So, slowly, Evelyn and Alan began to embrace this happy baby girl and to celebrate her for who she was. But there were health problems to contend with. As luck would have it, Hazel's good kidney began to compensate for the non-functioning one. But unfortunately, there was another serious problem, which wasn't so easily resolved. Hazel's lungs were weak and she constantly needed antibiotics. "As soon as she finished one antibiotic, her temperature would start to spike again," says Evelyn. "In 2012, she had 23 antibiotics, three bouts of pneumonia and four hospital admissions."
Evelyn says doctors generally ascribed Hazel's respiratory problems to her inherent condition, but once again, Evelyn's mother-instinct kicked in. So Evelyn got copies of all the prescriptions from the pharmacy, and showed them to a paediatrician, who then referred Hazel to Crumlin Children's Hospital. Eventually, bronchiectasis was diagnosed. This condition causes mucus to collect in the tubes of the lungs and hinders the flow of air, and can lead to infections. Hazel was put on a long-term, preventative antibiotic and has done so well that her lungs are showing an unexpected, but marked improvement.
Hazel is also enjoying life at St Colmcille Junior National School in Knocklyon. She qualifies for additional hours with a special-needs assistant (SNA) because her vision is significantly impaired. "The principal, John Boyle, is amazing," says Evelyn. "He strives to get the best for every child in the school."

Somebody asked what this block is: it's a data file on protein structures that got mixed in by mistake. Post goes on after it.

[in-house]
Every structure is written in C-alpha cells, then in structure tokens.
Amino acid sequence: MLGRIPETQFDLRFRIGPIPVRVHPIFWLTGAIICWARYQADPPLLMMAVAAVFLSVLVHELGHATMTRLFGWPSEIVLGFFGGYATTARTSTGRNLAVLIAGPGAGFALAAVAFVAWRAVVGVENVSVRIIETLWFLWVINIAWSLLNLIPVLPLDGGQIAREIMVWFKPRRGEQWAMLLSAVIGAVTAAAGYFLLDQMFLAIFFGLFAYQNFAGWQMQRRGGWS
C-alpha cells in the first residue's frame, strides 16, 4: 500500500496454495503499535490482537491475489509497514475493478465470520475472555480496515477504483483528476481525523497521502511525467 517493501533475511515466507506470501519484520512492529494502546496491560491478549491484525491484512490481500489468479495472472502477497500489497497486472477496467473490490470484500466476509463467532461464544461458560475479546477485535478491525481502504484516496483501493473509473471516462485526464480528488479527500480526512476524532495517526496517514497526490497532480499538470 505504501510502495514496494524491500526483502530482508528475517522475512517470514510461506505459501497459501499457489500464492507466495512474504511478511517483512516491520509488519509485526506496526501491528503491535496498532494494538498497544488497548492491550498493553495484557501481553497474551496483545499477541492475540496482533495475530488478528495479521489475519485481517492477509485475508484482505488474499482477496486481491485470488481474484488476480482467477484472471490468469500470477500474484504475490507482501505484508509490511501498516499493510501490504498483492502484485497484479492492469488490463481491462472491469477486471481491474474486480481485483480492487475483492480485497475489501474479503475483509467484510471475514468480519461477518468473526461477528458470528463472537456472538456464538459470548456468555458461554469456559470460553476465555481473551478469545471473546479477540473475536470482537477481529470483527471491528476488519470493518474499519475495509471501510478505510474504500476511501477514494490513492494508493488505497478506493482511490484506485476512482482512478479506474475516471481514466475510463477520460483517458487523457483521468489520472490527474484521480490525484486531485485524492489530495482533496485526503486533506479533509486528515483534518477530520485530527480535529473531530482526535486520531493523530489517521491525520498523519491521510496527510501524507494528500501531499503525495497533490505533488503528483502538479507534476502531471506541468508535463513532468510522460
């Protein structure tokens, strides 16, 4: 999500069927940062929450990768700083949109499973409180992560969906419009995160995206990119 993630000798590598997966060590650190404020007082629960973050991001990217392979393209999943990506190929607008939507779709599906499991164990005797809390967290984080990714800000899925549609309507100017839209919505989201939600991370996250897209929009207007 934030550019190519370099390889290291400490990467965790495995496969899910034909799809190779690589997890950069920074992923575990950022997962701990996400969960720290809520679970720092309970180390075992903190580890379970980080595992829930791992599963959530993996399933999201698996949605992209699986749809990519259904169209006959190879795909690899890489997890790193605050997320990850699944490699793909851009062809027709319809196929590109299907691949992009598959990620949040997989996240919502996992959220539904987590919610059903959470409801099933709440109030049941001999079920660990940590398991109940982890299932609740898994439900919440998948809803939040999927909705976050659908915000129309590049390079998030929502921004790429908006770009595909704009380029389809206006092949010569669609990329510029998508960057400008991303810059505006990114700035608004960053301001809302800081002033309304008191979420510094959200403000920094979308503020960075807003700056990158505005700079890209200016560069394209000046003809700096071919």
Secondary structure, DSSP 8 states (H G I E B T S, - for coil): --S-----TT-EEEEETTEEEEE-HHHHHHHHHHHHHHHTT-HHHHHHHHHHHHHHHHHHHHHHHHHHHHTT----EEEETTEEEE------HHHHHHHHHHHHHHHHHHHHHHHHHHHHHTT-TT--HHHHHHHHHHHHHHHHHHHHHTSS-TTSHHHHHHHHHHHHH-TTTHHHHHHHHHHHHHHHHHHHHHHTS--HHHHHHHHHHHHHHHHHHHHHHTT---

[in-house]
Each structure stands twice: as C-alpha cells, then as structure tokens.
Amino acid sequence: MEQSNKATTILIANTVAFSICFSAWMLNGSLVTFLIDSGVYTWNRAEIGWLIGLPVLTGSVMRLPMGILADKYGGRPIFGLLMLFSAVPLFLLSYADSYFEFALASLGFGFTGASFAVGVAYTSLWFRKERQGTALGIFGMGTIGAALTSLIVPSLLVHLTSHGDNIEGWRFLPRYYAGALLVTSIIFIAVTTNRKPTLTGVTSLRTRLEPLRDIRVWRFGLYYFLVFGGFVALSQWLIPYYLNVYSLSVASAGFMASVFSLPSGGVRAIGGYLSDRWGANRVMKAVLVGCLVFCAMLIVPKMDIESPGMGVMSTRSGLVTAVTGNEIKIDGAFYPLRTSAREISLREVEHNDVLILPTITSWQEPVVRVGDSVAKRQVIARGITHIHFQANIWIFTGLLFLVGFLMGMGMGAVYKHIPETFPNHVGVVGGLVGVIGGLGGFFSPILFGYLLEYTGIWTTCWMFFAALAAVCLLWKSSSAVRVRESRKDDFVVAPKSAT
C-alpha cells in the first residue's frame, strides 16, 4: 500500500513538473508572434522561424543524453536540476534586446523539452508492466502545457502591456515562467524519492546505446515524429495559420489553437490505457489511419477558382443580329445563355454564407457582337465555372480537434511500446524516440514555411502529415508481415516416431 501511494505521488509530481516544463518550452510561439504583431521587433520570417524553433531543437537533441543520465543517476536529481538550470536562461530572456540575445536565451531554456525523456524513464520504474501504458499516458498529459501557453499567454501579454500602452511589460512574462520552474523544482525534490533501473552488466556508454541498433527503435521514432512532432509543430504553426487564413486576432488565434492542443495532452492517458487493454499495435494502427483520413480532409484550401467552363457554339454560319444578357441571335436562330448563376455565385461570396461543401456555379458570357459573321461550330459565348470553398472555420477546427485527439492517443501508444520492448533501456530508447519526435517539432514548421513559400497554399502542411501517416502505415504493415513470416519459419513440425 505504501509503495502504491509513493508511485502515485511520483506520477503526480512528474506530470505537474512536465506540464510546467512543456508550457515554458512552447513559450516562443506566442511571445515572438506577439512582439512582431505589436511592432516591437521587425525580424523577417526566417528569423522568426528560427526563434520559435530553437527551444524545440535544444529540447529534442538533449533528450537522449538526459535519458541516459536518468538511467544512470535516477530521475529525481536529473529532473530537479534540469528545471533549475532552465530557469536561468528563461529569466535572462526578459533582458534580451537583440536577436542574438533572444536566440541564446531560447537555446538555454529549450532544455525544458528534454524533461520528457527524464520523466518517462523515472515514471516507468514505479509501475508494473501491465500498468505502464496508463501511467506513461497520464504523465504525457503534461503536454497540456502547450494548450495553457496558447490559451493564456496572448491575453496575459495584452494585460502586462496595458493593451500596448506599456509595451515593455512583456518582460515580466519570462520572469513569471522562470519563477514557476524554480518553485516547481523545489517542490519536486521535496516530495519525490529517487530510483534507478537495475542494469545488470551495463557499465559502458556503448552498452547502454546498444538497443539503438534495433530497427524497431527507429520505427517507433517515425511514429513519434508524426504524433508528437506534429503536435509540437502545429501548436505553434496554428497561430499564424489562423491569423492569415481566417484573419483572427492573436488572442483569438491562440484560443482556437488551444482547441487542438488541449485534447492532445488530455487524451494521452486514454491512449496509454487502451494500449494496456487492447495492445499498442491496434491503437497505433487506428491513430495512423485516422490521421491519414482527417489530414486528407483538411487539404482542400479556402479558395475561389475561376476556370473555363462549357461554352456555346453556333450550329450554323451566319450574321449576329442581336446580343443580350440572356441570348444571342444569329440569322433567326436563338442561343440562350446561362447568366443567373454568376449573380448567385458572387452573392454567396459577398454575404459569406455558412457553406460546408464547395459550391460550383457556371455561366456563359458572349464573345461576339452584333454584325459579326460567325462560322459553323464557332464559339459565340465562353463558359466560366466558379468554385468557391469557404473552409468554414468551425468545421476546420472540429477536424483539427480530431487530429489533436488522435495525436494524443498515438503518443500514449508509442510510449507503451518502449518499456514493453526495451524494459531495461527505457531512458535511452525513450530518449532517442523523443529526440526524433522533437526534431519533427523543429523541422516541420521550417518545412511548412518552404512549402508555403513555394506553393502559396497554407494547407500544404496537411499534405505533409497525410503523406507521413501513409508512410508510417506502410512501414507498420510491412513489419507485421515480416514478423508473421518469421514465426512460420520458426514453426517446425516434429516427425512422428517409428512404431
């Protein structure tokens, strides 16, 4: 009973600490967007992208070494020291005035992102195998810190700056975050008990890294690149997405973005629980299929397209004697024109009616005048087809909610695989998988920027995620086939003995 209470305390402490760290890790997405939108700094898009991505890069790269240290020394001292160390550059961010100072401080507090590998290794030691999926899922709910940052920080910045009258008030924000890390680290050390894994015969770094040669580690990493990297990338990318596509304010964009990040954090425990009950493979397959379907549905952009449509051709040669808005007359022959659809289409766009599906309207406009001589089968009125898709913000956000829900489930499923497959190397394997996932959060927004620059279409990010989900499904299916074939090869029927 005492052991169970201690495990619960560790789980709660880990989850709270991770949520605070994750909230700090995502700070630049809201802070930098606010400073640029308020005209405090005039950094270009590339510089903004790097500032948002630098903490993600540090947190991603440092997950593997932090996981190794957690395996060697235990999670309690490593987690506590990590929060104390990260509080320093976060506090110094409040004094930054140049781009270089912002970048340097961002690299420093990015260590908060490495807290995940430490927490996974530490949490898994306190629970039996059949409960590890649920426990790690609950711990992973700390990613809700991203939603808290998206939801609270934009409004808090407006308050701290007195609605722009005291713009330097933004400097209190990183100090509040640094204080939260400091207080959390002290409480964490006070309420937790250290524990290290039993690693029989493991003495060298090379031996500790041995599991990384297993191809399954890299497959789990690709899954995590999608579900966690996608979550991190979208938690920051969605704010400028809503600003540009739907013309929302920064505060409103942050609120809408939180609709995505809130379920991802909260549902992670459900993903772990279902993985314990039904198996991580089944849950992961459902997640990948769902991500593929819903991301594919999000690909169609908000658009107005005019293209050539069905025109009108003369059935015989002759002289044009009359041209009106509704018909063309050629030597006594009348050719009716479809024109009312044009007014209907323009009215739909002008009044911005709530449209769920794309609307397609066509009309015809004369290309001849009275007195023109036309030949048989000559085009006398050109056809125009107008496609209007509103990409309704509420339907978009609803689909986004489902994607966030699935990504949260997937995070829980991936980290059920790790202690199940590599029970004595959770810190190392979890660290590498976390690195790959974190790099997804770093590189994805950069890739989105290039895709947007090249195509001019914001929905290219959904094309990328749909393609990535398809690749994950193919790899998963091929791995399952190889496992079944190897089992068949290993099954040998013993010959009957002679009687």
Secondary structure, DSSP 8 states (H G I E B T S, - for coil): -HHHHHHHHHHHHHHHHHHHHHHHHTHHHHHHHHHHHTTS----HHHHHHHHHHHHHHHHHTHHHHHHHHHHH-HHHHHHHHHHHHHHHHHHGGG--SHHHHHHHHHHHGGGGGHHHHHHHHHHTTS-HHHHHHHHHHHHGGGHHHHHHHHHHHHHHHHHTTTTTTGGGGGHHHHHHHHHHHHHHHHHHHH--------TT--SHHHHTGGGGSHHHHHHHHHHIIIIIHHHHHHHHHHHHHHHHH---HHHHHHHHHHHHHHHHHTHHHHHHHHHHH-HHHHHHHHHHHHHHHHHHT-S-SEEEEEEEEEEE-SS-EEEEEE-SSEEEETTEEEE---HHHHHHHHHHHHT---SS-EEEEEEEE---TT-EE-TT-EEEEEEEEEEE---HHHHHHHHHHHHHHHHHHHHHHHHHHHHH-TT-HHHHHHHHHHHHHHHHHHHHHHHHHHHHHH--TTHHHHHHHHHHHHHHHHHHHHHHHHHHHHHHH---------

Hazel also benefits enormously from speech therapy at the Down Syndrome Centre in Sandyford. This is Ireland's first services-driven facility for children with Down syndrome. "When we came across the centre last year, we were thrilled," says Evelyn. "We were delighted to hear about all the services they offer, which include speech and language training, occupational therapy, camps, parent-and-tots groups. Hazel loves going, there is such a relaxing atmosphere, with tea and chats for the parents while the little ones have fun."
So the Buchanan family, including Jack (9) and Cori (4), is very definitely behind the Buy My Dress campaign, sponsored by Kellogg's Special K, to raise much-needed funds for this valuable organisation, which receives no Government funding.
Already various celebrities, including Imelda May, Amy Huberman and Victoria Smurfit have donated dresses, which will be on sale, along with many more donated frocks, on October 4 at centres in Dublin (including the RDS), Cork, Galway and Wexford. And here's the great news - nothing will cost more than €30.
Evelyn has nothing but admiration for her headstrong, determined little girl. "She has to work much harder than other kids her age to achieve her goals. But she does so without complaining. She will keep at it until the task has been completed," Evelyn says. "She has a wonderful, happy nature, while never judging others. She really is an inspiration and a treasure."
Dresses may be donated at WeightWatchers classes and Zip Yard stores, or Freepost them to the Down Syndrome Centre, Unit 1 88/89 Furze Rd, Sandyford Industrial Estate, D18, or see downsyndromecentre.ie
Sunday Indo Life Magazine